At a very high level, the FTC’s “.com Disclosures” advise companies engaging consumers online to (1) clearly and conspicuously disclose all of the material terms of their offer and (2) make the disclosures in close proximity to the relevant claims in their offer.  The FTC’s “.com Disclosures” state that to evaluate whether a particular disclosure is clear and conspicuous, you must consider:

  • The placement of the disclosure in the advertisement and its proximity to the claim it is qualifying;
  • The prominence of the disclosure;
  • Whether the disclosure is unavoidable;
  • The extent to which items in other parts of the advertisement might distract attention from the disclosure;
  • Whether visual disclosures appear for a sufficient duration; and
  • Whether the language of the disclosure is understandable to the intended audience.

The last bullet point is particularly important for gig economy companies like DoorDash and Instacart that have traditionally been the domain of millennials and younger demographics.  DoorDash and Instacart probably designed their websites and mobile applications to be both user friendly for tech savvy millennials and compliant with the FTC’s .com Disclosures, and the end result was a lawsuit by the D.C. AG alleging that the disclosures on their websites and mobile applications were non-compliant. 

The takeaway here is, if your company designed its website and mobile application based on the preferences of tech savvy millennials and the guidelines established in the FTC’s “.com Disclosures”, it might not be enough to avoid regulatory scrutiny from attorneys general or local district attorneys.  Your company should be paying close attention to the constantly evolving consumer protection laws in the states and municipalities in which your company operates to make sure there is no looming regulatory exposure for your company.

Best practices to ensure your website and mobile application are compliant

As a general rule, the closer a disclosure is to the claim to which it relates, the better.  Importantly, if your company is not able to make a disclosure in a space-constrained ad (i.e. Twitter, Instagram, etc.), it is acceptable (under some circumstances) to make the disclosure clearly and conspicuously on the page to which the ad links.  The following are some recommended best practices for ensuring your website and mobile application are compliant with the myriad of federal, state, and municipal consumer protection laws:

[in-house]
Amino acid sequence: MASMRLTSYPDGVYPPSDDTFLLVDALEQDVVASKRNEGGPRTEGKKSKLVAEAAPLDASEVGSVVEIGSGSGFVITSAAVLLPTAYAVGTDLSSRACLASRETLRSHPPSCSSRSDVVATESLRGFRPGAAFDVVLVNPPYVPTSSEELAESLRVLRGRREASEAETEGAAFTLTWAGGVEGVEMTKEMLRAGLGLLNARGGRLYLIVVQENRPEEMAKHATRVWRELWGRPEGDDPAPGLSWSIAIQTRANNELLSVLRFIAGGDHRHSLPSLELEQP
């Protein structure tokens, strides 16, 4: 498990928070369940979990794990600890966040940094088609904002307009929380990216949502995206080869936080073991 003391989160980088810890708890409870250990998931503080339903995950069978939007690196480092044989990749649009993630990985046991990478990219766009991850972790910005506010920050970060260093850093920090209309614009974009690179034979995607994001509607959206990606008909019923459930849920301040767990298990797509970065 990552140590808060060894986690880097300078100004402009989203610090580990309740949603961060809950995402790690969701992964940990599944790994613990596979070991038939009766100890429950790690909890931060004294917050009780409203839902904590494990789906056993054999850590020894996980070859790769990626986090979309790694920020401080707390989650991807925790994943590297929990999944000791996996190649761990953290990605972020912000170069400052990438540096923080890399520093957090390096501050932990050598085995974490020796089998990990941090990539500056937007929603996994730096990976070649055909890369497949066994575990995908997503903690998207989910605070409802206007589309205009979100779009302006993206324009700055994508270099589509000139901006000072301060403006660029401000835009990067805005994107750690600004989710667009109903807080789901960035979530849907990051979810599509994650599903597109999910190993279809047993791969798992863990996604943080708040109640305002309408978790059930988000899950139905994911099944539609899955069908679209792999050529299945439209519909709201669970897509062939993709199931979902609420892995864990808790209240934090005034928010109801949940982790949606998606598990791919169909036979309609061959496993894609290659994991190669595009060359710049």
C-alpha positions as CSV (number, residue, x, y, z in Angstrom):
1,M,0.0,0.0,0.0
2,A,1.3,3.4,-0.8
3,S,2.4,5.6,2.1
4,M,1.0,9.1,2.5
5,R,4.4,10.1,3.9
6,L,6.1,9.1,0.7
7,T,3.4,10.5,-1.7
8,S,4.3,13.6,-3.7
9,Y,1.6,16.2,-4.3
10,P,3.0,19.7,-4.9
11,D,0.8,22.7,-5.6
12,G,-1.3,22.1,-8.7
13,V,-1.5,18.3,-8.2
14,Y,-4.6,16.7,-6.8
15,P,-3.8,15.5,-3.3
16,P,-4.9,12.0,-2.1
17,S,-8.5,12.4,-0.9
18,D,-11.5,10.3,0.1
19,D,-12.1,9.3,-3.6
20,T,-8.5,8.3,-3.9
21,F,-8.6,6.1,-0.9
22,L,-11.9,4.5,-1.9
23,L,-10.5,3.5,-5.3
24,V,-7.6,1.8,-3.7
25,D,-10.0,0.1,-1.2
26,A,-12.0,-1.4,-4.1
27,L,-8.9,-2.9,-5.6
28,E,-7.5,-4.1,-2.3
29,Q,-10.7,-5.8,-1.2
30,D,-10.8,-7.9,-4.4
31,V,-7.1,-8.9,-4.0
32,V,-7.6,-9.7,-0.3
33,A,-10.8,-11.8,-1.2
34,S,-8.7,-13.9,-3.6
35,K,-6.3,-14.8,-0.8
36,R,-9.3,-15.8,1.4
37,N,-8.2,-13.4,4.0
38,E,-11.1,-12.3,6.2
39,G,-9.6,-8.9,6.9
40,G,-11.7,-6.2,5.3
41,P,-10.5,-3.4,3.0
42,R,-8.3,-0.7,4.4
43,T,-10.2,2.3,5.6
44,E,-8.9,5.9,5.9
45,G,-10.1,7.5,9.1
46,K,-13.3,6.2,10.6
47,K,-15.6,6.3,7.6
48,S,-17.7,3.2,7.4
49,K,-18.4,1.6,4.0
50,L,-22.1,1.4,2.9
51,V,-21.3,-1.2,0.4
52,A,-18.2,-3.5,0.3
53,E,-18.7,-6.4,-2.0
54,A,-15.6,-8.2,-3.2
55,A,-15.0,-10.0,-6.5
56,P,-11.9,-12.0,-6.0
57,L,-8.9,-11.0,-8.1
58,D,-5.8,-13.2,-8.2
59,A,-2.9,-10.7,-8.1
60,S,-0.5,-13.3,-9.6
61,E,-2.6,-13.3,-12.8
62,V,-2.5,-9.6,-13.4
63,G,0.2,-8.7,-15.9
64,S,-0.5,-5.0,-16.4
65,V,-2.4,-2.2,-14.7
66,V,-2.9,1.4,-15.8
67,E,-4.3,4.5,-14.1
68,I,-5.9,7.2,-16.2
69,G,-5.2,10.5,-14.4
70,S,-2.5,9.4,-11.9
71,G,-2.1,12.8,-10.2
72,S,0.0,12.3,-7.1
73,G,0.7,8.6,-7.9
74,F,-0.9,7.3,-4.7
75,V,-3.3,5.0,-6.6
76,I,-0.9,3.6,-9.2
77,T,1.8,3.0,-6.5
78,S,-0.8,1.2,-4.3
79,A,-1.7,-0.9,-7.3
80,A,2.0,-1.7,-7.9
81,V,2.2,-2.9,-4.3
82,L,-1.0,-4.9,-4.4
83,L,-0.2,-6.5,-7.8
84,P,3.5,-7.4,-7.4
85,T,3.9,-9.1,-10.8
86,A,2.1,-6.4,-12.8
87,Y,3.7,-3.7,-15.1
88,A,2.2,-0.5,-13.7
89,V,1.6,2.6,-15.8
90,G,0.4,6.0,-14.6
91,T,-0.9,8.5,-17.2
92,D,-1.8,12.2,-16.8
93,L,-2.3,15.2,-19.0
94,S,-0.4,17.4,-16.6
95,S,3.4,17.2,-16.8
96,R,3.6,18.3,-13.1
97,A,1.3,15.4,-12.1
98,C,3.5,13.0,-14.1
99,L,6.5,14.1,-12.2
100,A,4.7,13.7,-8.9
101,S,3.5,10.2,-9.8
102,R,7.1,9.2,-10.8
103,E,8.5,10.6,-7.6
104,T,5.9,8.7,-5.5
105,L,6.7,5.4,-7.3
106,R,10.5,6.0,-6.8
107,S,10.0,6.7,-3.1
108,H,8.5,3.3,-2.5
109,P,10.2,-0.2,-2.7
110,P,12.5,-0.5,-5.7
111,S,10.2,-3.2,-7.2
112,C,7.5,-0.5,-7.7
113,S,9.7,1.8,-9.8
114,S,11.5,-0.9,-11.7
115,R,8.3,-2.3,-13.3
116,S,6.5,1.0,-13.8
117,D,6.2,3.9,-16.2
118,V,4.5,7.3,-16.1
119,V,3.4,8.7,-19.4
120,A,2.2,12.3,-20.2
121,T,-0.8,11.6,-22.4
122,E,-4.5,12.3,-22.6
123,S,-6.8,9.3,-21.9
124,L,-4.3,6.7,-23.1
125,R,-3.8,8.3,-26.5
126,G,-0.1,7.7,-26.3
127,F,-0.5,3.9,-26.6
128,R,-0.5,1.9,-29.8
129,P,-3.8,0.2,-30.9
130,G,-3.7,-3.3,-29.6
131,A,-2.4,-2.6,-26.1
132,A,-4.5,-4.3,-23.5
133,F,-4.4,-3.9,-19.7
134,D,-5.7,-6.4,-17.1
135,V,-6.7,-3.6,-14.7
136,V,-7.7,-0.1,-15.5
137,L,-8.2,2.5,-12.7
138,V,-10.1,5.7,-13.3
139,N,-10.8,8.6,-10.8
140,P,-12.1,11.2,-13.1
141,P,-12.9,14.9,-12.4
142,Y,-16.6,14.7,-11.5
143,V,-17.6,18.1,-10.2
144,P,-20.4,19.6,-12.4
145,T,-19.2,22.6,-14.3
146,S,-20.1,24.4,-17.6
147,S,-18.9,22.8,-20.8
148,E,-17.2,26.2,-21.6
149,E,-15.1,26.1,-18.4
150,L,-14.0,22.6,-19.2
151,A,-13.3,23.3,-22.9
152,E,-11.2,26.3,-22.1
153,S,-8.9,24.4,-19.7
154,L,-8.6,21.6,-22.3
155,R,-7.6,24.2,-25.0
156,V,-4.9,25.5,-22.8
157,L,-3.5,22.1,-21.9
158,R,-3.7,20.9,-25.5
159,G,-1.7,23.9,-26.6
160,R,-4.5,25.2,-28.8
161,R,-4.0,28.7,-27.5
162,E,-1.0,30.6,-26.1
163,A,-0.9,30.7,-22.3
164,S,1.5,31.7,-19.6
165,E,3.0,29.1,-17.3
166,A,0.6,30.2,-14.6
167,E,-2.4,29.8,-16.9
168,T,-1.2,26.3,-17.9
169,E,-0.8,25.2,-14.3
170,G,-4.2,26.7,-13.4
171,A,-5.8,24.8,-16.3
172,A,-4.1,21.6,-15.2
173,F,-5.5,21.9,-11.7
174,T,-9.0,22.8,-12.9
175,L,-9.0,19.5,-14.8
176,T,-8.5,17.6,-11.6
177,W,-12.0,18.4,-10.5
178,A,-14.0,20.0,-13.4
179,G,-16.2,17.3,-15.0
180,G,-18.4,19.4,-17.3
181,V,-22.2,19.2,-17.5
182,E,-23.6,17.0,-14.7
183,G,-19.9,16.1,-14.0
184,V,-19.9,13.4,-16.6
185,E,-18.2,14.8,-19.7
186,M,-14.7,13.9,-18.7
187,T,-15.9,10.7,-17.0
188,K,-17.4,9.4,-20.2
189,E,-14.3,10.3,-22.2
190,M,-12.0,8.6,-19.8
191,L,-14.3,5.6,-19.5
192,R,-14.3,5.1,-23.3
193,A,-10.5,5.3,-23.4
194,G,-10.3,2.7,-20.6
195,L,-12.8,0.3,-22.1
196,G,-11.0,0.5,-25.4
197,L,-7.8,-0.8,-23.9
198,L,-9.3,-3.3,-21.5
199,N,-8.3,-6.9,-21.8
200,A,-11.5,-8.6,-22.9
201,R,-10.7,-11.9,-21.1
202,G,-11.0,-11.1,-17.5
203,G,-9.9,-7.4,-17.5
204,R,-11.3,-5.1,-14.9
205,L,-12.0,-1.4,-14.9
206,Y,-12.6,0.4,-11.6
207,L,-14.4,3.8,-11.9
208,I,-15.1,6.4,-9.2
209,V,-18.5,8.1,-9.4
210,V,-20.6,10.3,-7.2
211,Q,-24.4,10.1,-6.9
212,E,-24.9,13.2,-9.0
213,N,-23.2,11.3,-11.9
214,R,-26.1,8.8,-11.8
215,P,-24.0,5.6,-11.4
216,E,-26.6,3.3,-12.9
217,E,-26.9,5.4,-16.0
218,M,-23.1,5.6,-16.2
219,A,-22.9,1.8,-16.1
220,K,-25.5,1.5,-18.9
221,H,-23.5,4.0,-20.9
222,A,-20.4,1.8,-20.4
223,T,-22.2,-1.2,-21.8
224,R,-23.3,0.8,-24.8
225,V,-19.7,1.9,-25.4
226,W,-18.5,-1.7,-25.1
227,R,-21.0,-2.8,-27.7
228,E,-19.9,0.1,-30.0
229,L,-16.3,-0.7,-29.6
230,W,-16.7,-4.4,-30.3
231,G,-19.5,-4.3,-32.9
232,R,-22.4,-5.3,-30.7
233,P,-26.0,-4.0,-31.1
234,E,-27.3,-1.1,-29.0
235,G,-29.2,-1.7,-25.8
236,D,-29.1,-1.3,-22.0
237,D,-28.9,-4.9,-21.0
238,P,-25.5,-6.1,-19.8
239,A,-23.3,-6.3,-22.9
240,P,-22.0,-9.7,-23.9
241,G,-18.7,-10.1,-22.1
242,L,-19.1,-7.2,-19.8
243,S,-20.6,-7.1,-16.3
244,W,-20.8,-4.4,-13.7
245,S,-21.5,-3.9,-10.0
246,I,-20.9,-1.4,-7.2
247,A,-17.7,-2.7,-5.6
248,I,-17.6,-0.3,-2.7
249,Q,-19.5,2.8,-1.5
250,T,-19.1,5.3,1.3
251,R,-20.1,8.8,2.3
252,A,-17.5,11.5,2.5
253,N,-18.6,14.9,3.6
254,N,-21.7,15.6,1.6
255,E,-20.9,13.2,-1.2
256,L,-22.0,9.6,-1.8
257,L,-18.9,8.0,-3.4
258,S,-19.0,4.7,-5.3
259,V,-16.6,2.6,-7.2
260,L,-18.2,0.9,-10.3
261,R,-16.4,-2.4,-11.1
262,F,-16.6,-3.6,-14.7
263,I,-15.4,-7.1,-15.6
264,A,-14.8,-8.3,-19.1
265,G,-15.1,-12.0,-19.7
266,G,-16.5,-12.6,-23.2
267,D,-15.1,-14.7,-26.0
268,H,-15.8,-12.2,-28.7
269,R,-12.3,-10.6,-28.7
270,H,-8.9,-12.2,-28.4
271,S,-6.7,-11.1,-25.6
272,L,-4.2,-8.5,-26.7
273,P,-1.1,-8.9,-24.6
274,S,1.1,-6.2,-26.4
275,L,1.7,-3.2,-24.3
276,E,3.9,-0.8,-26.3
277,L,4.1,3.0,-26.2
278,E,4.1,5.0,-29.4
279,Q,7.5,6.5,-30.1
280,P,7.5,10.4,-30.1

• Place material disclosures as close as possible to a claim, space permitting.
  • If it is not possible to make a disclosure in a space-constrained ad (i.e. social media or mobile app), use a clear and conspicuous hyperlink that the consumer cannot miss.
  • When using a hyperlink to lead to a disclosure:
    • Make the link obvious (i.e. contrasting color or font);
    • Label the hyperlink appropriately to convey the importance, nature, and relevance of the information it leads to (i.e. “Dasher Pay Model” in the context of the DoorDash settlement);
    • Use hyperlink styles consistently, so consumers know when a link is available;
    • Place the hyperlink as close as possible to the relevant information it qualifies and make it noticeable;
    • Take consumers directly to the disclosure on the click-through page;
    • Assess the effectiveness of the hyperlink by monitoring click-through rates and other information about consumer use and make changes accordingly.
  • Keep abreast of empirical research about where consumers do and do not look on your website and mobile application.
  • Prominently display disclosures so they are noticeable to consumers, and evaluate the size, color, and graphic treatment of the disclosure in relation to other parts of the webpage.
  • Importantly, if there is any indication that a significant portion of reasonable consumers are not noticing or comprehending a necessary disclosure, the disclosure should be improved.

 

[1] In March of 2013, the Federal Trade Commission (“FTC”) released its .com Disclosures, with the intent of providing “guidance” for companies concerning the making of clear and conspicuous online disclosures that are required pursuant to the laws the FTC enforces (i.e. FTC Act, ROSCA, MITOR, etc.).  When the FTC issued this guidance, it made sure to clarify that it was not “intended to provide a safe harbor from potential liability,” but instead was “intended to only… provide guidance concerning practices that may increase the likelihood that a disclosure is clear and conspicuous.”  However, in the absence of similar guidance from state regulators or updates to federal and state consumer protection laws that reflect the rapid pace of technological change in the e-commerce space, the FTC’s guidance has become, for many, the unofficial standard for compliance.

DISCLAIMER: Because of the generality of this update, the information provided herein may not be applicable in all situations and should not be acted upon without specific legal advice based on particular situations.